Pinky the Matchmaker

Sharon Hughson

The ungrateful ferret wanted to kill her chance at happiness. When had Pinkie woken, tipped over the turquoise tote, and meandered down three rows of auditorium seating? Riann didn’t know, but her glare in his direction screamed displeasure. 

Pinkie didn’t notice because a charging cord dangled inches above his quivering nose. The cord belonged to the guy she always sat behind during the economics lecture, hoping to find confidence to strike up a conversation with him. 

One bite from her naughty nibbler on that white cord would keep her wish to date Mr. Dreamy ungranted. She’d be forced to fantasize hopelessly about running her fingers through the brown hair curling over the collar of his black t-shirt. 

Riann dug a package of peanut butter crackers from her tote—where her ferret should have been sleeping—and swung his favorite treat over an empty seat. The crackling plastic sounded explosive, but the professor droned on, and no one paid attention to her back row antics. 

Unfortunately, the beady pink eyes she hoped to ensnare ignored her, too. Her silly white weasel reared on hind legs and snuffled the cord. 

“Pinkie,” she whispered, stretching over the vacant row while waving the crackers like a flag of surrender. 

Mr. Dreamy swiveled toward Riann, brushing the cord onto the ground. His elbow nearly rammed Pinkie’s head. 

A strong chin and high cheekbones outlined perfection. His well-shaped dark brows furrowed as his green-flecked hazel eyes zeroed in on the package of crackers. Her pulse spiked. He shook his head.

Heat boiled her cheeks. Maybe her dark skin would conceal the embarrassment. His attention returned to the front of the class before she could say anything. 

She gulped to catch her breath. He’d looked at her. He probably thought she was a crazy person, but he noticed her. As she reeled from the exchange, Pinkie snatched the cord and scurried toward her.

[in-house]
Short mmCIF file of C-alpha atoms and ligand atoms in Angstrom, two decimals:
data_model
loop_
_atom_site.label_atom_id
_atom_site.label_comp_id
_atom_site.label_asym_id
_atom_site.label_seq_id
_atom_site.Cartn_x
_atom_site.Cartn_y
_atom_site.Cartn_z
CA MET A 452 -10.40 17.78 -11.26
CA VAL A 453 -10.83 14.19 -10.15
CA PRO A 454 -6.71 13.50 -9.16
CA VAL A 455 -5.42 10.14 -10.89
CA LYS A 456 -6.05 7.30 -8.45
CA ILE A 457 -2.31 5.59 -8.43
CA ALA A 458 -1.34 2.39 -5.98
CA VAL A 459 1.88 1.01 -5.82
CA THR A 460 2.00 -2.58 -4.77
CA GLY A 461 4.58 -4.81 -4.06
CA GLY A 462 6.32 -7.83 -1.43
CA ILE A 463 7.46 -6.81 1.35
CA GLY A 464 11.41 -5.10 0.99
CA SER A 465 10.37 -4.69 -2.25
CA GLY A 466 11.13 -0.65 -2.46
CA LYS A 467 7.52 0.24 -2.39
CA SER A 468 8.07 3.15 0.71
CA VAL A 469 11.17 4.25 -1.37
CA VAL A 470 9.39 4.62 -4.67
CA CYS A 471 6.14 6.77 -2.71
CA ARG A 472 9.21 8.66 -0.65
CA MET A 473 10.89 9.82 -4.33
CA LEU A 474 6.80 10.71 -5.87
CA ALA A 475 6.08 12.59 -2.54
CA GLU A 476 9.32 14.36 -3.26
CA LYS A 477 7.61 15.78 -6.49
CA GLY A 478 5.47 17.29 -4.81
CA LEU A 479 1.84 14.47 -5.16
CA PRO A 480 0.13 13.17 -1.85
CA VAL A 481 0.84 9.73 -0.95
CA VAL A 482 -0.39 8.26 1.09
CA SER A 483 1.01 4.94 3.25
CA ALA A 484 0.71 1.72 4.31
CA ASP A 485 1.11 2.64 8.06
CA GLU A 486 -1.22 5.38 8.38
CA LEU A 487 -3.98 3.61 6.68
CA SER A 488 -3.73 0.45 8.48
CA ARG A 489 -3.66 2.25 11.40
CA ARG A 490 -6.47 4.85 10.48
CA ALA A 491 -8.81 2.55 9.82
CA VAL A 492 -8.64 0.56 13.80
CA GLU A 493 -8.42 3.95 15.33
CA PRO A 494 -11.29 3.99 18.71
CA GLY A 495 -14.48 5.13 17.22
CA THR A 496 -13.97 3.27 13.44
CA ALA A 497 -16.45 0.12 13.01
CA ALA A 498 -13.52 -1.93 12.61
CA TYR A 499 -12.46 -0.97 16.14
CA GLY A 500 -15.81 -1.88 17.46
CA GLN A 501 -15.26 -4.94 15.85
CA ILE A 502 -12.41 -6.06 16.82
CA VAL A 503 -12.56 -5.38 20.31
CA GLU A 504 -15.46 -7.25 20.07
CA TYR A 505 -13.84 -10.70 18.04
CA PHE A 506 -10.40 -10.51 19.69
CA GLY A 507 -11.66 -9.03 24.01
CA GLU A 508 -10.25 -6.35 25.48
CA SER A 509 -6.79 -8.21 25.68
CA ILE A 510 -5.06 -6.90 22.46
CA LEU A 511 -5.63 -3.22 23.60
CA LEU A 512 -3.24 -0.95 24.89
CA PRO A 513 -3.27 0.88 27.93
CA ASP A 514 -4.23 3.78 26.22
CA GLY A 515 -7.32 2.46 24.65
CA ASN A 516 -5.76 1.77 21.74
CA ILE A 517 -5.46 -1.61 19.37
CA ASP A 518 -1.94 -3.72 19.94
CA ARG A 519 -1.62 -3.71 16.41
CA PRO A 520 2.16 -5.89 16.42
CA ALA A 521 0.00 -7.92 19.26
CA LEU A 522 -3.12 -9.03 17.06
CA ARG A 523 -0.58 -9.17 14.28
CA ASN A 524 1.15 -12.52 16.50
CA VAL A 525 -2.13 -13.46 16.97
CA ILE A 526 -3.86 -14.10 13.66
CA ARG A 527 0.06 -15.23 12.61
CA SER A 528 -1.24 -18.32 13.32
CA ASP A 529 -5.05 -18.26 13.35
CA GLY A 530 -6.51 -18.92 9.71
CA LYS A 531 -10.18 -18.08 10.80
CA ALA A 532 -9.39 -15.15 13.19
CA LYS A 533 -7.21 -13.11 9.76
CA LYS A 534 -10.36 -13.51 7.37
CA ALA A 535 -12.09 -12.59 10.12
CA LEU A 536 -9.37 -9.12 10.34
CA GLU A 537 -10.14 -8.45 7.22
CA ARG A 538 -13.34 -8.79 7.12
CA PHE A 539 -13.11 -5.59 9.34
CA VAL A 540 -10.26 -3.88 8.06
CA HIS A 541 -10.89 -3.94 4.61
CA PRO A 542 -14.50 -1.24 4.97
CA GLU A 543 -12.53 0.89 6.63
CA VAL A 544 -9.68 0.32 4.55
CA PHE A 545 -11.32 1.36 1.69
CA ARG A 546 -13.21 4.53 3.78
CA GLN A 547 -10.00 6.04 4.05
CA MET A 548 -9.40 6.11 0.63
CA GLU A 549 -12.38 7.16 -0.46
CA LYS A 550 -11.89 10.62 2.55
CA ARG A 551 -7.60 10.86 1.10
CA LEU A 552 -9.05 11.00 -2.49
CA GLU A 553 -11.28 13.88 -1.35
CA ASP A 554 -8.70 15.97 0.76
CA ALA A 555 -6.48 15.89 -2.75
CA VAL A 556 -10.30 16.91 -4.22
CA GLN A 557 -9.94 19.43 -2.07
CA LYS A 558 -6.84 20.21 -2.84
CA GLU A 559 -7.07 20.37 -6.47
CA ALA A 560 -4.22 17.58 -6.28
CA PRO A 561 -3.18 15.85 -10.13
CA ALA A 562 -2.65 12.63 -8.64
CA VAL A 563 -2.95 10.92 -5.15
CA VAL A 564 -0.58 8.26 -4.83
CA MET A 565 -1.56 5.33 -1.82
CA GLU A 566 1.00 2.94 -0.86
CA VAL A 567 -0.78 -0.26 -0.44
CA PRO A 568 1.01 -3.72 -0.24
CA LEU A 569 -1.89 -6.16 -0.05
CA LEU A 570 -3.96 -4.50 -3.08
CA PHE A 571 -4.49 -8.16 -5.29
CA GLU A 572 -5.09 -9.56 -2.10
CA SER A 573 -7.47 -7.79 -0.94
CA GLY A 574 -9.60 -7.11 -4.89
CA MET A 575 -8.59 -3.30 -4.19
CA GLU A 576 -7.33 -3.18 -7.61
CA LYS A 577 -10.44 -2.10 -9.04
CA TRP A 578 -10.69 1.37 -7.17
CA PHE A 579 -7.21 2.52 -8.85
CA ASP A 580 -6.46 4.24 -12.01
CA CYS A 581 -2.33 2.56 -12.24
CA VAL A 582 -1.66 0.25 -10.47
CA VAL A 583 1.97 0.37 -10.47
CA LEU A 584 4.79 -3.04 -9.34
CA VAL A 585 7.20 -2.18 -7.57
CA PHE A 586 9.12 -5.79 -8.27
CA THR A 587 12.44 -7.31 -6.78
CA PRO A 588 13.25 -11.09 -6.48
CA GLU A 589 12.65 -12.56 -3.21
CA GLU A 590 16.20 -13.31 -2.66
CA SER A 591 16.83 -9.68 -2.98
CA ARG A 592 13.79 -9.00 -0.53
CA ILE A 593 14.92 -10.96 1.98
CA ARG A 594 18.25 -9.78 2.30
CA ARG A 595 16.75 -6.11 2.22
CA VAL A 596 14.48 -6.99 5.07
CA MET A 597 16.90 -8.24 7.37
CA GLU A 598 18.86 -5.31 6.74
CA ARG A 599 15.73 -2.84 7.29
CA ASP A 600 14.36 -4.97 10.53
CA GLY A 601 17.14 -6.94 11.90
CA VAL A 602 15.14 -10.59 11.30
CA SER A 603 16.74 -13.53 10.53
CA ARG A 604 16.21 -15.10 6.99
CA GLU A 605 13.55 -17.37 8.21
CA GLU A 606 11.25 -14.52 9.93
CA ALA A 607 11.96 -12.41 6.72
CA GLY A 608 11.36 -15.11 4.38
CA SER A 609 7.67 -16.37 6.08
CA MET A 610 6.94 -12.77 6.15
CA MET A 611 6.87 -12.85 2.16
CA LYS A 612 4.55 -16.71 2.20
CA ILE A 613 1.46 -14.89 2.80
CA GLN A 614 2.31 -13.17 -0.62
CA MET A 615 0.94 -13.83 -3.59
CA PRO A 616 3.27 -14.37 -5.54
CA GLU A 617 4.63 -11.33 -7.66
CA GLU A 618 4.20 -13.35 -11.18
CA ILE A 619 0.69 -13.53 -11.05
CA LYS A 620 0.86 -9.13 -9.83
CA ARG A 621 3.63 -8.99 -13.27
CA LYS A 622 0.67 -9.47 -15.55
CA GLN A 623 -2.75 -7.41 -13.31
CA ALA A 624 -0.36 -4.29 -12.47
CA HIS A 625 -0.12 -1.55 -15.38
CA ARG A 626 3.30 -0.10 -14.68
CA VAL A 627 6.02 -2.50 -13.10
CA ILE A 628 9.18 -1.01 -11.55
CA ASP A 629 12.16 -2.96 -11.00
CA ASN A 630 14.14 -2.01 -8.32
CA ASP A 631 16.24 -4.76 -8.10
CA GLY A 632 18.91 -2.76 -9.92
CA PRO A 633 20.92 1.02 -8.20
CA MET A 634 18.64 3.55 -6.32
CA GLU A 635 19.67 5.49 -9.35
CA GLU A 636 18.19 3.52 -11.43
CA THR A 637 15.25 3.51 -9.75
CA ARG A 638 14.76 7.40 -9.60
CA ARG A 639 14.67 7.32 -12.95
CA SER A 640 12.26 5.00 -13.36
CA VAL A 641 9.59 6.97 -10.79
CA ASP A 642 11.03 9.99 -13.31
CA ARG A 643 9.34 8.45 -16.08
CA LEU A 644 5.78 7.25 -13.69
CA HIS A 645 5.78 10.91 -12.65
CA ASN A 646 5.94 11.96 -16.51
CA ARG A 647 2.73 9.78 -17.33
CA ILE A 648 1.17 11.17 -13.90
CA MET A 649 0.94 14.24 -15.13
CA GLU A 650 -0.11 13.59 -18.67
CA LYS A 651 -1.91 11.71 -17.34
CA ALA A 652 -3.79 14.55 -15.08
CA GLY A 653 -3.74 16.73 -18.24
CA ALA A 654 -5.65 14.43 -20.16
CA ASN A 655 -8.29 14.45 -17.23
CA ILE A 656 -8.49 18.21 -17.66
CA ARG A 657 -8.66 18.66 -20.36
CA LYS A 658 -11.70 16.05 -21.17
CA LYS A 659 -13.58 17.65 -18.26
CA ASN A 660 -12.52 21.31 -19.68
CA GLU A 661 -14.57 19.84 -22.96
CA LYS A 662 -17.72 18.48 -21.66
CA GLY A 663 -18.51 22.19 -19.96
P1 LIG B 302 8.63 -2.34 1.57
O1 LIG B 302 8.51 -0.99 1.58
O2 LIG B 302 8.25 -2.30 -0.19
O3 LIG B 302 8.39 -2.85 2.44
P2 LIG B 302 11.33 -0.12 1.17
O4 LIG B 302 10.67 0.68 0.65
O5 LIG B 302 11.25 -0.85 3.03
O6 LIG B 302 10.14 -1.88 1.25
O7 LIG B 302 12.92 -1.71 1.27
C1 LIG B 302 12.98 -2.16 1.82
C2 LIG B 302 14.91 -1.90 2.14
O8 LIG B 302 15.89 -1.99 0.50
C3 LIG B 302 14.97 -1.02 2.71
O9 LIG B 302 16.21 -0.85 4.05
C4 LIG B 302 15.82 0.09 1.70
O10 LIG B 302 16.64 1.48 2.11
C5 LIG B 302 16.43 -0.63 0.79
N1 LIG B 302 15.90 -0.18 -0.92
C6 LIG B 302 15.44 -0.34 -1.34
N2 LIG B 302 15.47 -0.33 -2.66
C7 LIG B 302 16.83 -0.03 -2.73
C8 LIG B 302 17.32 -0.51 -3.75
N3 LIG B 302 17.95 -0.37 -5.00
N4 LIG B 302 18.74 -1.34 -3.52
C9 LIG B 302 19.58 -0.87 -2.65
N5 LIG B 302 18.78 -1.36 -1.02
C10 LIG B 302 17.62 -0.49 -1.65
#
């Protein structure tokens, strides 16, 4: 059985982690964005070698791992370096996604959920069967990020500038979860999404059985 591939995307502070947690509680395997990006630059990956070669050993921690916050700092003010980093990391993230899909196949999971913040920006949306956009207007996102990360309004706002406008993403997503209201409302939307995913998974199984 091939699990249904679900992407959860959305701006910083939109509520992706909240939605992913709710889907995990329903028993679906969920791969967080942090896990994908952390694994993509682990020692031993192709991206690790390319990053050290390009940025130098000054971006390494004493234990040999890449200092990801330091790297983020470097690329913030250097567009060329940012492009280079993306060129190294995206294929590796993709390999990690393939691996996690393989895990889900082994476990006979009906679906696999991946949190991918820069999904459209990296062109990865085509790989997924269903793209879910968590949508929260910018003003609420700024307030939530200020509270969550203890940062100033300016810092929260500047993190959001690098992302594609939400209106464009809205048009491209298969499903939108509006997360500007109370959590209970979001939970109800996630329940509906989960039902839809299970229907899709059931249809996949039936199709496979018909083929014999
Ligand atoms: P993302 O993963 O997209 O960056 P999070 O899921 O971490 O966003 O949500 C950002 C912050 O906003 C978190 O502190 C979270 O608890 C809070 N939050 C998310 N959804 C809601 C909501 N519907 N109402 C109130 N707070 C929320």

Mr. Dreamy grabbed for his charger and missed. The violent movement upended the folding tablet arm, and his electronics smashed to the cement floor. 

Riann cringed. 

Every head pivoted in their direction, and the professor’s sleep-inducing voice cut off. “Is there a problem, Mr. Anders?” 

Mr. Anders was Mr. Dreamy. He bent to retrieve his tablet and phone. 

“No trouble, Professor.” The deep voice reminded her of a radio announcer.

The instigator of the kerfuffle paused, emitting a soft cluck, before slithering under the seat in front of Riann and scurrying toward his nest. Riann scraped him off the floor.

“You’re so in trouble,” she hissed near his ear. 

She smoothed the pale brown hair on his face and trapped the cord with her forearm. His claws scraped at the unopened package of snacks, the stolen charger forgotten. A few people glanced toward Riann, but most of the students faced the front. The professor cleared his throat and waved his pointer at the colorless slide in his presentation.

Once the lecture resumed, Riann righted her bag and dumped Pinkie inside. She snatched the contraband away before digging out a baggie of cat treats. Pinkie—his expression pitiful—stared at the crackers.